Patricia was fairly sure that receiving an ADHD diagnosis would explain to the people she had hurt why she hurt them. It would give her a name for the chaos. Having a diagnosis that comes from a figure of perceived authority, say a Doctor of Medicine like myself, offers a patient a reason for his or her suffering. It is like a judge who pronounces one person innocent and another guilty. This is not a bad or good motive, yet the naming of such an illness, if different from her own, might regrettably corrode the patient’s trust in her physician. In my relationship with Patricia, I perceived her defensiveness and insecurity when I began to question her diagnosis.
As a practicing clinician, it is not simple to resist the lure of treatment when it would be easy to make our patients happy. After all, if we agree with the patient, the visit is a quick one. If we do not agree with a patient’s self-diagnosis, there is much more work to be done. It takes more time to build trust and to educate him or her to be informed and involved participants in his or her own care. It takes time to sell the benefits of becoming a “friend to yourself,” or, in other words, putting in the time and energy to treat oneself the way in which one would treat a valued friend. Even though it is easier not to, however, when we take the time initially to collaborate with the patient, we spend less time later patching a poorly constructed relationship and treatment plan.
Being a patient takes courage. Happily, courage is more easily found with insight or at least the ability to see into oneself: the ability to accept vulnerability, humility, and self-respect. Yet I have noticed that those traits are likewise required of a successful practitioner.
When Patricia came into my office wanting my signature on her diagnosis, I noticed myself beginning to wonder how her opinion of me as a medical professional might change for the worse if I challenged her to question her information. I did not like the view from the gutter as much as I did up on the pedestal. I had to find the humility that comes with being a teacher: in the progressive paradigm of participatory medicine, the doctor-patient relationship is evolving to one of reciprocal teaching and learning.
This relationship becomes, in the ideal, an alliance and a connection. When my patients enter my office feeling defensive, agitated, or angry, I know their feelings aren’t personal to me. What is personal to me is to remain present and to find the teaching opportunities that participatory medicine, or in my own words “self-care,” both celebrates and facilitates.
Understanding Patricia’s agenda in making her appointment with me was a boon in our efforts to build trust with each other. Although Patricia did not have a clean diagnosis of ADHD, I developed a differential diagnosis that began our work to heal her biological, psychological, and social “Me.” She presented symptoms of frontal lobe disinhibition, inattention, and anxiety spectrum disorder. We started working on Patricia’s coping skills, developing patterns that were friendlier to herself. She found effective help through a good DBT (dialectical behavioral therapist) outside of my clinic. She cleaned up her sleep hygiene and prioritized exercise time, working to let go of her guilt at taking time apart from her children in order to do so. Patricia also began to take medicine. In the course of treatment, Patricia and I learned quite a bit from each other.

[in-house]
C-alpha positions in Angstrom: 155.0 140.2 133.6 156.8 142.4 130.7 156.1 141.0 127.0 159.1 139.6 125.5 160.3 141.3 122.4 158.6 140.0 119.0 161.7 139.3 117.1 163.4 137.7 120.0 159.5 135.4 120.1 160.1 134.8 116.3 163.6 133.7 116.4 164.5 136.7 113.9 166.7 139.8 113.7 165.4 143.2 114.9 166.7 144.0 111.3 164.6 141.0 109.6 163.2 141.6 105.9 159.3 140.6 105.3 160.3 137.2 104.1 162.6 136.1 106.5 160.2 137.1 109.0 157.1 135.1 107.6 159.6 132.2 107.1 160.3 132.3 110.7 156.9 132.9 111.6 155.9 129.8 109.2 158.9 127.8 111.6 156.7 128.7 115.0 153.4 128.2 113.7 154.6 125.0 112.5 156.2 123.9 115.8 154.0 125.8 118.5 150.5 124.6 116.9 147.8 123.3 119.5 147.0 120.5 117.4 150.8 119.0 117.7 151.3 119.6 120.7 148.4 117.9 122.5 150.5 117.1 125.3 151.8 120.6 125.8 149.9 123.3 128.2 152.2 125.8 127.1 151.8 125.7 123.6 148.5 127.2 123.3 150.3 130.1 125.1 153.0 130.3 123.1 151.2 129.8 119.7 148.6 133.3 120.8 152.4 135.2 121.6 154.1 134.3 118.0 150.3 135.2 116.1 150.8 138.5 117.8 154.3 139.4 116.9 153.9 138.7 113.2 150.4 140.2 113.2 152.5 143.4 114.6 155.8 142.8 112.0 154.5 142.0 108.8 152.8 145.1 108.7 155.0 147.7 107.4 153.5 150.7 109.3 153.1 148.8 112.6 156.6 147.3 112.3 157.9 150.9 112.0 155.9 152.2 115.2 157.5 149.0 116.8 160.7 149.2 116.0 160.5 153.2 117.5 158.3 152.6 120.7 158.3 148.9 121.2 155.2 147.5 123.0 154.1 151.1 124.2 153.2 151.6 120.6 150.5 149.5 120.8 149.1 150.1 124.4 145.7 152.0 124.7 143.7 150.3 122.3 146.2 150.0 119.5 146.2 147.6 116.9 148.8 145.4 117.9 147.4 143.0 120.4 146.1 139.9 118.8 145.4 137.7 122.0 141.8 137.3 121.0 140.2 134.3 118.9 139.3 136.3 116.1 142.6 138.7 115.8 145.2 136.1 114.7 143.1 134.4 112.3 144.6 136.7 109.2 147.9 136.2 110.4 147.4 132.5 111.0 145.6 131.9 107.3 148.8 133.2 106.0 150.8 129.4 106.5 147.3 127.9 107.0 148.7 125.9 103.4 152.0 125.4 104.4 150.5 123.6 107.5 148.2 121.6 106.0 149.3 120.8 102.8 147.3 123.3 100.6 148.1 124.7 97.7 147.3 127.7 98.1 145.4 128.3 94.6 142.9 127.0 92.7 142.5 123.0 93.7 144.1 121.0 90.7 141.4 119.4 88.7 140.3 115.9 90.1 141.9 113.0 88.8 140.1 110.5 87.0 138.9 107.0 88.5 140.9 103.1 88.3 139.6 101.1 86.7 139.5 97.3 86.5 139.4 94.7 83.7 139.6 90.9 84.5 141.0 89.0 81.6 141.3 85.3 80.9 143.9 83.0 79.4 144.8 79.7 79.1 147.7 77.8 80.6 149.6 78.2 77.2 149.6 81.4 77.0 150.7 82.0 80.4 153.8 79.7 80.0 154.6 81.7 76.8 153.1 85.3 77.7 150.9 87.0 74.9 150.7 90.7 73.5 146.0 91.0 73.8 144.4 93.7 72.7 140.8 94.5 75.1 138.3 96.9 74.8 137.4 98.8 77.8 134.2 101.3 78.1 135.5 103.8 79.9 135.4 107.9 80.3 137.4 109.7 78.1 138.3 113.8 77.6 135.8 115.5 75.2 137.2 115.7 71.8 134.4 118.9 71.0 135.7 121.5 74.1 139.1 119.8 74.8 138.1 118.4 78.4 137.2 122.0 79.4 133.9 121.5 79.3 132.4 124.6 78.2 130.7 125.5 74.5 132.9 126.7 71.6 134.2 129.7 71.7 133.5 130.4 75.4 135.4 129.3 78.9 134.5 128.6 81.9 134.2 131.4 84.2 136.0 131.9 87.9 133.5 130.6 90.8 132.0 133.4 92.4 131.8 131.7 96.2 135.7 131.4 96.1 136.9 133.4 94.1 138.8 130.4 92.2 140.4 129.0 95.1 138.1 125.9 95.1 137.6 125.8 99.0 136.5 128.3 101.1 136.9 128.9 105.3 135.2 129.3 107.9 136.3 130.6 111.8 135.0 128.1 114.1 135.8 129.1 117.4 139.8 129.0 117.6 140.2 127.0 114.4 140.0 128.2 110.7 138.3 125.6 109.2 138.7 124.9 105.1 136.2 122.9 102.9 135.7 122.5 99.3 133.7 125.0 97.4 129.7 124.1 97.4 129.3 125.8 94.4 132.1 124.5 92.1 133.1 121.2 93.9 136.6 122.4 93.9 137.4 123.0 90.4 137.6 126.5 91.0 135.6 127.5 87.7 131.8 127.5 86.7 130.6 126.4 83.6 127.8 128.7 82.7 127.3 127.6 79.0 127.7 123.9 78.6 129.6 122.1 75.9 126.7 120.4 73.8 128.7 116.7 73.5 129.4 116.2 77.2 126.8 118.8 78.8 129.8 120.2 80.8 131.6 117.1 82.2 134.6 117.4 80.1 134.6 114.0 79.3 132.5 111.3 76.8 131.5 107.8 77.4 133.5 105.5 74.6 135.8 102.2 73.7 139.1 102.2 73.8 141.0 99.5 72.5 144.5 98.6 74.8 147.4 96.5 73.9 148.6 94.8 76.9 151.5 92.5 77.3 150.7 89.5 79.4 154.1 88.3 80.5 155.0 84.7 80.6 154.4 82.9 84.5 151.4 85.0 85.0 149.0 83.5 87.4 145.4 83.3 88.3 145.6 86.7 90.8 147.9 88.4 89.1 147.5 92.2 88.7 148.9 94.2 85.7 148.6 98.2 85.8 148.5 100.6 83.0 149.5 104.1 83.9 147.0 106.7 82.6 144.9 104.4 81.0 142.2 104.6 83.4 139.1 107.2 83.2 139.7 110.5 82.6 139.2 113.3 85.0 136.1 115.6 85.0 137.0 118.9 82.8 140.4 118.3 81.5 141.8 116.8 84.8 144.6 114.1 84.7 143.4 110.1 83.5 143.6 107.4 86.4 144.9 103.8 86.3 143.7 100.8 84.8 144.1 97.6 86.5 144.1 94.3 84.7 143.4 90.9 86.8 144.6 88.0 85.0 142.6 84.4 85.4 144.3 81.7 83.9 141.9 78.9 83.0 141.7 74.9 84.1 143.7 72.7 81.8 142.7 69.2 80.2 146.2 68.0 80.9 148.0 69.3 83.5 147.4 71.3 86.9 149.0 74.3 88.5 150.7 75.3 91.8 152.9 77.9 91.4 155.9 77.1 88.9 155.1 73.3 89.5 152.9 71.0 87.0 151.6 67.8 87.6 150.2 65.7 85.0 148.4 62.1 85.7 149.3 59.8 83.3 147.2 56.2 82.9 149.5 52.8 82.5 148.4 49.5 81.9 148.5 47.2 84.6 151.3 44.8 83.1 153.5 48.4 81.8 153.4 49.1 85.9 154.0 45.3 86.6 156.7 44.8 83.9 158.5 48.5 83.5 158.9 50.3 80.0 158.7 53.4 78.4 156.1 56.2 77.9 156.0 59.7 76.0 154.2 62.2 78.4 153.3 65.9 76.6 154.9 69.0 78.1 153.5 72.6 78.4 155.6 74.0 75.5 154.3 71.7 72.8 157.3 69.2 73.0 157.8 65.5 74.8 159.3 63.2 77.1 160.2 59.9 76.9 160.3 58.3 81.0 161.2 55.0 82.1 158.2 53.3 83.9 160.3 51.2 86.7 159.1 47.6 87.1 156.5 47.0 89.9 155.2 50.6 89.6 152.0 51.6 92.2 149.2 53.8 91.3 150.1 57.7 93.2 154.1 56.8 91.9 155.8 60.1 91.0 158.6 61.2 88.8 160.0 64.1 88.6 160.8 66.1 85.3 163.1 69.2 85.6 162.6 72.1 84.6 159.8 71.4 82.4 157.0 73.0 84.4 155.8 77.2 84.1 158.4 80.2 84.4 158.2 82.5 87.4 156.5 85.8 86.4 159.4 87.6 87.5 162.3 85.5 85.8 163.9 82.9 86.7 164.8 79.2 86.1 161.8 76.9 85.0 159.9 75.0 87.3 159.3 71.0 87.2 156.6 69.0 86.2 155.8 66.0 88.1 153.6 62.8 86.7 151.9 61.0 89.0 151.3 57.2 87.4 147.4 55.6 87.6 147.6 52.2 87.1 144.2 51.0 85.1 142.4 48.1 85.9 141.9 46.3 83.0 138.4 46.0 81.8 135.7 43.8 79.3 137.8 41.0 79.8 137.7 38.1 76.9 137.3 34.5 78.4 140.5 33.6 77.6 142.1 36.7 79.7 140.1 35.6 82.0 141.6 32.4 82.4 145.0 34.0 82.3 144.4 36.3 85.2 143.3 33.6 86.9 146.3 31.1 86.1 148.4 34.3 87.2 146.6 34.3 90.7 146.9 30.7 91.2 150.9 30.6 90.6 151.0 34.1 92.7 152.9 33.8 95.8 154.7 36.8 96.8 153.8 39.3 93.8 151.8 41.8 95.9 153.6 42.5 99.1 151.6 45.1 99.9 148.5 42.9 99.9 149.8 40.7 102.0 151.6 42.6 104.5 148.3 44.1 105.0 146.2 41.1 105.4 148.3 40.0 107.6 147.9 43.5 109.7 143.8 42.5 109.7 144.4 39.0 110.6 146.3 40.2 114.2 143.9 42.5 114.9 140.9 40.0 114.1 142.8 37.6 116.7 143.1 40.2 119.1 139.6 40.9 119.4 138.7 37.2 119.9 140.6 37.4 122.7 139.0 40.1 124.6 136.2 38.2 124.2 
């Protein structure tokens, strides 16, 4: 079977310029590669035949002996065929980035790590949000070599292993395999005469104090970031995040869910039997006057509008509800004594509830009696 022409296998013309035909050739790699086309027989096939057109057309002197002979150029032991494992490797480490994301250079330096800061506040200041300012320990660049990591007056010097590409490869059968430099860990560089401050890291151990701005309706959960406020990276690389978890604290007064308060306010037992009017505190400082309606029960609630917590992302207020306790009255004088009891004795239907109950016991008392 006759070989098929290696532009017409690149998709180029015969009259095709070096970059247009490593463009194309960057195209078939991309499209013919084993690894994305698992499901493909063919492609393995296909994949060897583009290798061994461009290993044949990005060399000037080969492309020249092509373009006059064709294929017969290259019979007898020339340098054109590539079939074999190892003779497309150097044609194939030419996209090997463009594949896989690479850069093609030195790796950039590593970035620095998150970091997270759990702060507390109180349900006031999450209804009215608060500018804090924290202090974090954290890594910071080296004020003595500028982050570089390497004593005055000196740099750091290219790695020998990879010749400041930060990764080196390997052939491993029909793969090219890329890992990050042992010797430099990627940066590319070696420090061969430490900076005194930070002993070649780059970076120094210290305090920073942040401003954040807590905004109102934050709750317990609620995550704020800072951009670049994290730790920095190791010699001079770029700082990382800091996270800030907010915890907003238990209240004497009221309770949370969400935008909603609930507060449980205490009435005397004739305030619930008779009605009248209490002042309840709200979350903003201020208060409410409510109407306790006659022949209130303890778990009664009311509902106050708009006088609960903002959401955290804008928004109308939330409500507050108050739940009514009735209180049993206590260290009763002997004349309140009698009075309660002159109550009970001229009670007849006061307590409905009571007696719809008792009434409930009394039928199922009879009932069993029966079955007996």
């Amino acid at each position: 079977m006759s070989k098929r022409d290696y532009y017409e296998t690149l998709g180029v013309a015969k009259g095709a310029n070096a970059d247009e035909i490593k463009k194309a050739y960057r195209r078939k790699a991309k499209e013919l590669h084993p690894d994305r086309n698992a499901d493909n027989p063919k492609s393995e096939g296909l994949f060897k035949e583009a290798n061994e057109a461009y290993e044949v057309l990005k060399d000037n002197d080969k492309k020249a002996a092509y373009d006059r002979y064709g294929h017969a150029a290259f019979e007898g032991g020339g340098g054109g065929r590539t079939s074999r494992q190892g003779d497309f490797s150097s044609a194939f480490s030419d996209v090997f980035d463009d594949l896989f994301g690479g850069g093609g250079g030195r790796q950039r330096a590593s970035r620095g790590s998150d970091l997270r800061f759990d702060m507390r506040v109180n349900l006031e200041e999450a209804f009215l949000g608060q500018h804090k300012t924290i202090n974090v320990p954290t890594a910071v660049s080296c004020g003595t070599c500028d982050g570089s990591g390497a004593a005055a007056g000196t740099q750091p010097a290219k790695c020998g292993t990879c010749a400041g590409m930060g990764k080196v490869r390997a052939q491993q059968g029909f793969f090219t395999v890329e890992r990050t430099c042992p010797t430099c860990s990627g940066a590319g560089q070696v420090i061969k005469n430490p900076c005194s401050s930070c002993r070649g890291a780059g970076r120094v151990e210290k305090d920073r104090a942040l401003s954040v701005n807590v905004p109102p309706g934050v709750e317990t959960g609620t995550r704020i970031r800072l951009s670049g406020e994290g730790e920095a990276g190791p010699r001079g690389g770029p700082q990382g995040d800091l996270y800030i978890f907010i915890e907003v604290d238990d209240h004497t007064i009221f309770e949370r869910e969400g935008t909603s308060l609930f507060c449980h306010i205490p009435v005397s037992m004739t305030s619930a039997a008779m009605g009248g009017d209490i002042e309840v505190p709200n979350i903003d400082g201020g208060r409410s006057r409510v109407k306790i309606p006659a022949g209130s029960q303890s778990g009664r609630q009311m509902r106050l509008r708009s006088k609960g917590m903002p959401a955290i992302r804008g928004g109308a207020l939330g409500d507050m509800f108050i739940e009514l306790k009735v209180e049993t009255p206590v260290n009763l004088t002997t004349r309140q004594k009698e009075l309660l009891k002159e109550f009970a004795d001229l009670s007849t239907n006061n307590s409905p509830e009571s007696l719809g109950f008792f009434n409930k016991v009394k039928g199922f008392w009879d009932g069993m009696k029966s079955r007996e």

Just as I champion self-care for my patients, I try to practice being friendly to myself, too. My personal journey with self-care enabled me to view Patricia’s quest for brain health with more compassion. Patricia, in turn, has added to my learning to see all people from the self-care angle. I look for those sticky bits where we can connect and collaborate, even when I am out of my office, even if I am stuck in a long line at the grocery store. I ally myself with a person’s self-respect, with what I believe to be their intuitive desire to be friends with themselves. My quality of practice has definitely improved. I believe we all are men and women of great value.
Physician, patient, friend, or family member of a suffering loved one — who isn’t blessed when he or she sees the courage to face stigma, shame, and bewildering illness? Who isn’t more informed every time someone chooses the freedom to do self-care, chooses to live, fights hard as my niece did, or as Patricia did, and shows what that fight is worth? We all learn from the work of that fight. When someone loses bits of her identity to the defacing ravages of disease but still knows she is worth the labor, like Patricia, working beside her as her clinician is one of the best places in the world to be.
Copyright: © 2012 Sana Johnson-Quijada. Published here under license by The Journal of Participatory Medicine. Copyright for this article is retained by the author, with first publication rights granted to the Journal of Participatory Medicine. All journal content, except where otherwise noted, is licensed under a Creative Commons Attribution 3.0 License. By virtue of their appearance in this open-access journal, articles are free to use, with proper attribution, in educational and other non-commercial settings.